"Ryan became possibly the hardest worker I've ever had," said Stuper, who pitched for the Cardinals and Reds in the 1980s and has now coached at Yale for 19 seasons. "He is very single-minded. After his freshman year, he said he wanted to play in the big leagues and began doing absolutely everything to make that happen."
Among other things, that entailed wearing a weighted vest everywhere he went on campus: to class, to meals, to practice. On a campus where fashion statements sometimes include monogrammed sweaters and sport coats with elbow patches, Lavarnway had a style all his own.
While the student-athlete juggle is a constant at Yale, Stuper paused for a moment when asked if he had ever coached a philosophy major before. Finally he answered, "Not one that hit .450."
Actually it was .467. In his sophomore year, having converted to catcher, Lavarnway blossomed into a hitting machine. He led all Division I hitters in batting and smashed 14 home runs.
"It was a combination of growing up a lot -- mentally and maturity-wise -- and also finally hitting that last growth spurt," Lavarnway said. "Combined, I took off a little bit."
That "little bit" began to register on the radar of big league talent evaluators, including a certain Yale graduate who knew a thing or two about the game: Red Sox general manager Theo Epstein. At the same time, the Red Sox were also showing up on Lavarnway's radar, thanks to his best friend, Chris Walsh. A pitcher for Yale who is now in law school, Walsh grew up in Westwood, Mass., as a huge fan of the Sox. About once a semester, the two friends would hop aboard an Amtrak from New Haven to South Station and head for the bleachers.
According to Walsh, Lavarnway was transfixed by the scene: the passion, the history, the clear connection between fans and players as the bleacher crew began chanting, "Wily-Mo, Wily-Mo," while the belovedly baffling Wily Mo Pena tapped out the beat on the outfield grass.
The Harvard story
Lavarnway was not the only expatriate touching down in Red Sox Nation. Matt Kramer came to Harvard from St. Louis in the fall of 2004, a rather fortuitous season for a baseball fan to arrive on the scene.
He came with connections, of course, good enough to score him some valuable tickets. He was there at Fenway Park for Game 3 of the ALCS, when the Yankees overpowered the Sox, 19-8, to take that seemingly insurmountable 3-0 advantage. And he was there the next night when Dave Roberts stole second and David Ortiz went deep, and all things began to seem possible.
"It was electric," said Kramer, who was a devout fan of the Cardinals. "I don't think I've ever seen a sports environment quite like that."
Even after the Sox polished off his hometown team in four games in the World Series, the die of his ambition was cast: "It's hard to see something like that and not want to be involved with it as much as possible," he said.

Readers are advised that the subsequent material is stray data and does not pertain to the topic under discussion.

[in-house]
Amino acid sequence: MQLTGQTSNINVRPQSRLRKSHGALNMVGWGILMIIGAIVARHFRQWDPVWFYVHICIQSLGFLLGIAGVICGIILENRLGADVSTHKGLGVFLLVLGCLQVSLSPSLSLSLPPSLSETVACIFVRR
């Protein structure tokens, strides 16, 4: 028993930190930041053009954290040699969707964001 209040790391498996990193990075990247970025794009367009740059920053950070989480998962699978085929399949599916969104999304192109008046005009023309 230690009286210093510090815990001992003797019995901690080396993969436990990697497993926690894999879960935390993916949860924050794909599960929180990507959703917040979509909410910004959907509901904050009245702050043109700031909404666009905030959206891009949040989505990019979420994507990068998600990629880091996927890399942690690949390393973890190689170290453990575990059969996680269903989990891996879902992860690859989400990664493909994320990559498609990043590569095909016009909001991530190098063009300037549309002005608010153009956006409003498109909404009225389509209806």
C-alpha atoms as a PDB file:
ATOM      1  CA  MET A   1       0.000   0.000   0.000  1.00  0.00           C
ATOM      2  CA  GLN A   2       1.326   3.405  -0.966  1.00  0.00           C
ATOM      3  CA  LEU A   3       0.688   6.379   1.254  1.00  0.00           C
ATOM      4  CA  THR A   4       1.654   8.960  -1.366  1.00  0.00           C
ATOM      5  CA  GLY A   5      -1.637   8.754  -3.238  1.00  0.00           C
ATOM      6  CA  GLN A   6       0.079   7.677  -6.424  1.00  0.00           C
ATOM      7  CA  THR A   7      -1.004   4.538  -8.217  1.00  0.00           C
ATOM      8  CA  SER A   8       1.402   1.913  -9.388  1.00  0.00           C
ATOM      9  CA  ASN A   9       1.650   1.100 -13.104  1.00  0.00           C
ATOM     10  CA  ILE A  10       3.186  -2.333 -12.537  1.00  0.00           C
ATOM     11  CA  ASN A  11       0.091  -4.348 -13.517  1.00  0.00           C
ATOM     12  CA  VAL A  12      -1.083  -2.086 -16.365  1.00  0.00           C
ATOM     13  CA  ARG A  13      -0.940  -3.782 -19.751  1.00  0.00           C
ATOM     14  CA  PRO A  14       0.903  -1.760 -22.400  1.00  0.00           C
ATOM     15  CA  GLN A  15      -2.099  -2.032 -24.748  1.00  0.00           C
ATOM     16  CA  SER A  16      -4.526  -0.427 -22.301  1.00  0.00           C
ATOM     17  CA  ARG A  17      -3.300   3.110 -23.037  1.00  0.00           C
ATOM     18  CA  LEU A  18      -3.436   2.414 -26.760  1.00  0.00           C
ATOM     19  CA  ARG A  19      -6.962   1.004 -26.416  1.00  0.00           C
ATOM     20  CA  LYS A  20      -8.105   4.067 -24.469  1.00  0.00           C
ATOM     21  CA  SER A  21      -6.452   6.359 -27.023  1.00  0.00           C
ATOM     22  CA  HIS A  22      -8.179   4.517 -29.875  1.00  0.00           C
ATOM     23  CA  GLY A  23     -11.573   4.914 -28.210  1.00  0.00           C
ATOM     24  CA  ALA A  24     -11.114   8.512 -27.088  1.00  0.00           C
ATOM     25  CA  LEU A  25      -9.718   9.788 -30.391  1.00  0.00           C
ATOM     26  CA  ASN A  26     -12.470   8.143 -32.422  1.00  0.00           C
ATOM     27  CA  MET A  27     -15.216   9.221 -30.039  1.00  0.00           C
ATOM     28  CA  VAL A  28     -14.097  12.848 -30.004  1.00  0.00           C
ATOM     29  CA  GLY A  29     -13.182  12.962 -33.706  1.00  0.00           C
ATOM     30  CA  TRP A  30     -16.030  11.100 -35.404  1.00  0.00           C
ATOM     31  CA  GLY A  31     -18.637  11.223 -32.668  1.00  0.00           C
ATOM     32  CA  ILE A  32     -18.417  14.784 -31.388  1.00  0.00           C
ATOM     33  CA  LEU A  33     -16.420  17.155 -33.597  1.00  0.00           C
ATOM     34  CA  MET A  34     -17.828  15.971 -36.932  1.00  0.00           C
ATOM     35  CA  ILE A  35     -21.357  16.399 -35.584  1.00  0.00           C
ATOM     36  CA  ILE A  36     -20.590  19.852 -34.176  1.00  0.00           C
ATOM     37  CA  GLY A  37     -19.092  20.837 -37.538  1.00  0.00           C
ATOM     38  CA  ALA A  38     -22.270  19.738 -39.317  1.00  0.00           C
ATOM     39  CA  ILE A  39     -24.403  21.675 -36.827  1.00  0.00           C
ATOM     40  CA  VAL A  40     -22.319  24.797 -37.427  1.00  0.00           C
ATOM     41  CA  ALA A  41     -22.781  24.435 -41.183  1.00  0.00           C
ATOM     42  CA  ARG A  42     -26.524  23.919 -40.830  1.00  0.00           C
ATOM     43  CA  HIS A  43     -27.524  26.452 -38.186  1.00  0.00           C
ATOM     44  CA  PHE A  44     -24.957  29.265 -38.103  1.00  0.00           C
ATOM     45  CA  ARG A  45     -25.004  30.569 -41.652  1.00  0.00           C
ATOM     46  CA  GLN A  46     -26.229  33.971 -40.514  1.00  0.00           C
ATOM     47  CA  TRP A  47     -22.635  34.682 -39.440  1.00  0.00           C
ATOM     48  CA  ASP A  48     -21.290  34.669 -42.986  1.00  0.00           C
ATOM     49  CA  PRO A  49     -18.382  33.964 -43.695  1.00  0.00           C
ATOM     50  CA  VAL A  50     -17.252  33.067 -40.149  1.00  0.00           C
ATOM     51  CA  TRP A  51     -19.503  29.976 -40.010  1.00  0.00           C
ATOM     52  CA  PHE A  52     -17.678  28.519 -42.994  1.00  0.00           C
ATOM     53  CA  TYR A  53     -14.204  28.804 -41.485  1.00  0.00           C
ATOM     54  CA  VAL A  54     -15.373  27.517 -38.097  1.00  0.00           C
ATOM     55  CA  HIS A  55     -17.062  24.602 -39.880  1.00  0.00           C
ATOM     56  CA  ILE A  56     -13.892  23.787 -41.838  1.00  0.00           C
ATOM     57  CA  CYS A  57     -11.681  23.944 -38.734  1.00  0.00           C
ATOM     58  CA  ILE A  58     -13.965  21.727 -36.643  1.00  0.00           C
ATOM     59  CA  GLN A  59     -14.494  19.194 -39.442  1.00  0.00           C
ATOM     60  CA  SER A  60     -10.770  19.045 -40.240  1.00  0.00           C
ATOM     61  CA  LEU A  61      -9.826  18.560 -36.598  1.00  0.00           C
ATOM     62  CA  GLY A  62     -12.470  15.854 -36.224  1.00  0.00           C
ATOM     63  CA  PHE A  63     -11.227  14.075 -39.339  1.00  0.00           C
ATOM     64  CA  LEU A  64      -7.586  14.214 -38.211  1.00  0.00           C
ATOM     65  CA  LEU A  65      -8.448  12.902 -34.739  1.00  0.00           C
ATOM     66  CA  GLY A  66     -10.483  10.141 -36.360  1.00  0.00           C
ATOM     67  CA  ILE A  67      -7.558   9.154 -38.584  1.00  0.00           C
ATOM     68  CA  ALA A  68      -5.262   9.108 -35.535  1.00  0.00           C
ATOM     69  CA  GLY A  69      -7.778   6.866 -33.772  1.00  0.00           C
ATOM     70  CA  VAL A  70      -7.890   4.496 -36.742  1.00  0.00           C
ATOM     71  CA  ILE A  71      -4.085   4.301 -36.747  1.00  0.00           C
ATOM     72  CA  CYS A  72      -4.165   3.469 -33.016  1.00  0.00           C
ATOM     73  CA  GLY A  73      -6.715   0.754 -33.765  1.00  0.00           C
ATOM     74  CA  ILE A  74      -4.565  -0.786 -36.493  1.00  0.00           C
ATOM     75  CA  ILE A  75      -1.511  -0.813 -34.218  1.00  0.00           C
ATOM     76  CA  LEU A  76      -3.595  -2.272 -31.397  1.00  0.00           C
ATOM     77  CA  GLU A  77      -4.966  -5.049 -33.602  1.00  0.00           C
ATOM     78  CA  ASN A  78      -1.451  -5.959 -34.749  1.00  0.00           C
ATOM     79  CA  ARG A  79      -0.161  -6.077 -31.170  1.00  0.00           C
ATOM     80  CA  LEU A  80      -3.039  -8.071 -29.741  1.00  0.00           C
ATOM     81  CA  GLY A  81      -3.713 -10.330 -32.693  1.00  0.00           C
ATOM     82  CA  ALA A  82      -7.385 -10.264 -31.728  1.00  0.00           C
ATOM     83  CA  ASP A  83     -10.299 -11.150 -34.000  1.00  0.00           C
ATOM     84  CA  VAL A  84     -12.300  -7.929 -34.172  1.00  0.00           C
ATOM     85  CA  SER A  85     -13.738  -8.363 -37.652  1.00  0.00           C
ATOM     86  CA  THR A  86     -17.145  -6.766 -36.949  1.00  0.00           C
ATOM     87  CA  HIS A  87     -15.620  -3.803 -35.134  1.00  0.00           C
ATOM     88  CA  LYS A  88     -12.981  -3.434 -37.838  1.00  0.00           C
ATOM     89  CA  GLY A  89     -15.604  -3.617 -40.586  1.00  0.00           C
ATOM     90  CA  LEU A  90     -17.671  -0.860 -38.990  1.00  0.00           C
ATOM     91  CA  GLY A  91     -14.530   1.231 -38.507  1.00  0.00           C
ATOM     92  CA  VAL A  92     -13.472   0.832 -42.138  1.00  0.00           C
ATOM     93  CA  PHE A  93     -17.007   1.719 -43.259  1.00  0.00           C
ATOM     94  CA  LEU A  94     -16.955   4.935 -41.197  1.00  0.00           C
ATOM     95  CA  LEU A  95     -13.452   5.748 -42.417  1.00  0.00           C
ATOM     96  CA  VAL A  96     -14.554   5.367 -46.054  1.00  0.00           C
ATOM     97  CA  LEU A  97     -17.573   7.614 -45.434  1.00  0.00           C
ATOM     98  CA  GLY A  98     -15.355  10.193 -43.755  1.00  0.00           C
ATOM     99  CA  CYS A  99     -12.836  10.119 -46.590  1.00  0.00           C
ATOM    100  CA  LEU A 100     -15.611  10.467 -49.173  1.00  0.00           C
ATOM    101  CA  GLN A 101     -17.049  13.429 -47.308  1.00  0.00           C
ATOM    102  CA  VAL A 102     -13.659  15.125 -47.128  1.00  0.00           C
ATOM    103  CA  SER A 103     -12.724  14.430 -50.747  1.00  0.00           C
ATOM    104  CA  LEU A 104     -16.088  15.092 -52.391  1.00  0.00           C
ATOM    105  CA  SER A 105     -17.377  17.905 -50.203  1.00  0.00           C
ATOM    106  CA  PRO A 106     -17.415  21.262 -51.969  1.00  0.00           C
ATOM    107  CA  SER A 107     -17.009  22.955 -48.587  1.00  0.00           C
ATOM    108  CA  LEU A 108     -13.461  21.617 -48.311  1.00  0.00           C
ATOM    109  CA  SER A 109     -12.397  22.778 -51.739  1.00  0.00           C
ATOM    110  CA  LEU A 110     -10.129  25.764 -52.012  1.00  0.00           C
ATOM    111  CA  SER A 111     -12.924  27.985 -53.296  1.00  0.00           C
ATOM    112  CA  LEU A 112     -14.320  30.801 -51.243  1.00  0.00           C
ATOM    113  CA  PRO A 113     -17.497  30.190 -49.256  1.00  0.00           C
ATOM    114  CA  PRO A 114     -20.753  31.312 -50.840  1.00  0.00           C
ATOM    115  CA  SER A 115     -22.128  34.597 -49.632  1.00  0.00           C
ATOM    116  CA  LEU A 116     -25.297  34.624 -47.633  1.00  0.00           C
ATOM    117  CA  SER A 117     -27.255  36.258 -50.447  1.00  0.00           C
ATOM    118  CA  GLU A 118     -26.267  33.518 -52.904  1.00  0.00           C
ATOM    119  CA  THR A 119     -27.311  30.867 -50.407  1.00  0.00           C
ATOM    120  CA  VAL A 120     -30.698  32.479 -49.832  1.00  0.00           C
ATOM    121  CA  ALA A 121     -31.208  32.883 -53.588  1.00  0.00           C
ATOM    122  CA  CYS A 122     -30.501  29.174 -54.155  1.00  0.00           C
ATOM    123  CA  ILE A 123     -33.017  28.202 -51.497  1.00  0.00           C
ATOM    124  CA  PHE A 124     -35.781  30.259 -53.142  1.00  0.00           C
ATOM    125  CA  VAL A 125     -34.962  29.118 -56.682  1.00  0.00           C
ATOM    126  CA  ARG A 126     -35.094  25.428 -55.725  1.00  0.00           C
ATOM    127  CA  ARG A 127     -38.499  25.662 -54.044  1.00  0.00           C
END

According to Harvard baseball coach Joe Walsh (no relation to Chris), Kramer came in as a "tall, gangly catcher" who "just kept getting stronger and working hard." Displaying a mastery of the kind of baseball-speak that makes little sense to people outside the tribe, Walsh said that the player he still calls "Mattie" had one particular athletic gift: "He always had that gun behind the dish."
Walsh knew that Kramer had more than a powerful throwing arm. He had an impressive "Plan B" in his own right. The son of an orthopedic surgeon, Kramer plunged hard into his pre-med studies, often sprinting over to practice after lengthy labs. Once on a road trip, Walsh was asked to proctor an exam for Kramer. "I took one peek," Walsh recalled, "and I couldn't even read it."
Kramer's senior year of 2007-08 would ultimately convince him to put his medical ambitions aside. Batting fourth for the Crimson, he wound up hitting .310 and drawing some interest from the scouts, who saw that the velocity of his throws down to second base was already greater than most major league backstops. Of course, Kramer would be the first to admit that he was not the Ivy League's most sought-after catcher that year. That kid from Yale, one year younger, was becoming the stuff of legend.
"We didn't see people hit the way he hit," Kramer said about Lavarnway.
In mid-April, Harvard went down to Yale to play a pair of doubleheaders on Saturday and Sunday -- the kind of schedule that keeps the focus squarely on academics. Records show that the age-old rivals split the four-game series. There were about 1,000 pitches thrown that weekend. One of them took place with Ryan Lavarnway at second base. There was a single up the middle, a charging center fielder, a hard cut of third base, a peg to the plate.
"In a last ditch-effort to avoid the tag, I jumped over his head," Lavarnway recalled.